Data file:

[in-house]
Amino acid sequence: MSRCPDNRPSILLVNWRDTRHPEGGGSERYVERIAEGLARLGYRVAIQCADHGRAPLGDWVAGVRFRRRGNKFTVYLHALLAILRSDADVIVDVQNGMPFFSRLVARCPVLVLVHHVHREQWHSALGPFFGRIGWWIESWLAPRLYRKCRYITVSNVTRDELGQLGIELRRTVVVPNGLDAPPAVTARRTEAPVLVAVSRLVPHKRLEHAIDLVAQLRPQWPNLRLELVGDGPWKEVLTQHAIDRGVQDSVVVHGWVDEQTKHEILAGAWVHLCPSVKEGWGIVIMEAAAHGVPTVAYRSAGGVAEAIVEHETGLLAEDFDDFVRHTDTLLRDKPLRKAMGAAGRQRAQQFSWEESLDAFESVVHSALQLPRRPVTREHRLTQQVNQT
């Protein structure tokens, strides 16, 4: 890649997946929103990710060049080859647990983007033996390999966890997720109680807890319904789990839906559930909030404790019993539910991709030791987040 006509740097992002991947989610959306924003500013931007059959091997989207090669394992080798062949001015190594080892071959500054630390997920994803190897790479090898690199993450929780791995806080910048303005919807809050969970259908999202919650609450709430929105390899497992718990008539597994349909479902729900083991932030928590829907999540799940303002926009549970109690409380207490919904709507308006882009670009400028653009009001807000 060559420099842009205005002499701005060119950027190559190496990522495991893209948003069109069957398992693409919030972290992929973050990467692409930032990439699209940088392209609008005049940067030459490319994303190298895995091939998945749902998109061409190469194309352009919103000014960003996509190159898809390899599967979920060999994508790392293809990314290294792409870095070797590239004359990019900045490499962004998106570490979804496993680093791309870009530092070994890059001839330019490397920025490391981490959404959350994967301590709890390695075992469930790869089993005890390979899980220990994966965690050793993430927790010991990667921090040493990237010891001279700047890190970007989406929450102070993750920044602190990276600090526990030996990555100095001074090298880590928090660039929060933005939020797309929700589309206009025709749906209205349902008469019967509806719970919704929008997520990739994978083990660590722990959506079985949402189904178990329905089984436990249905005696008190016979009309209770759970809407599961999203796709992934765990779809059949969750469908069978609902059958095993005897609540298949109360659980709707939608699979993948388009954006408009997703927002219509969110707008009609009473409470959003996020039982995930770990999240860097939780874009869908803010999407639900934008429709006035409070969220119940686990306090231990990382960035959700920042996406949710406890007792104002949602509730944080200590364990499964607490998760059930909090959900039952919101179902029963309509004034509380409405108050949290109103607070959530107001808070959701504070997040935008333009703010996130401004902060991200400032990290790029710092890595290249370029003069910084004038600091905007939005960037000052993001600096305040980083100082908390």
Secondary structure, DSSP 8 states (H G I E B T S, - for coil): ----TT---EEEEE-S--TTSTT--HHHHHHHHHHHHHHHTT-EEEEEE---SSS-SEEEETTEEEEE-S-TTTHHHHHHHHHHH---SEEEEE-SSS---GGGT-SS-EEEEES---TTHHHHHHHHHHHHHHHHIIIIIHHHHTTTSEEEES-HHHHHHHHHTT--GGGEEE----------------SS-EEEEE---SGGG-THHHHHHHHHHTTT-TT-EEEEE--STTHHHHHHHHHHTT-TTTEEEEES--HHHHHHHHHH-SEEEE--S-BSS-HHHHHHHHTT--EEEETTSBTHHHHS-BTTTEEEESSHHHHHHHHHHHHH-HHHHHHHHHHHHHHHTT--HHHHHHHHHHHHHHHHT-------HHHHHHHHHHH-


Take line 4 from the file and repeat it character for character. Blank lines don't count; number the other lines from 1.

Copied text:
Secondary structure, DSSP 8 states (H G I E B T S, - for coil): ----TT---EEEEE-S--TTSTT--HHHHHHHHHHHHHHHTT-EEEEEE---SSS-SEEEETTEEEEE-S-TTTHHHHHHHHHHH---SEEEEE-SSS---GGGT-SS-EEEEES---TTHHHHHHHHHHHHHHHHIIIIIHHHHTTTSEEEES-HHHHHHHHHTT--GGGEEE----------------SS-EEEEE---SGGG-THHHHHHHHHHTTT-TT-EEEEE--STTHHHHHHHHHHTT-TTTEEEEES--HHHHHHHHHH-SEEEE--S-BSS-HHHHHHHHTT--EEEETTSBTHHHHS-BTTTEEEESSHHHHHHHHHHHHH-HHHHHHHHHHHHHHHTT--HHHHHHHHHHHHHHHHT-------HHHHHHHHHHH-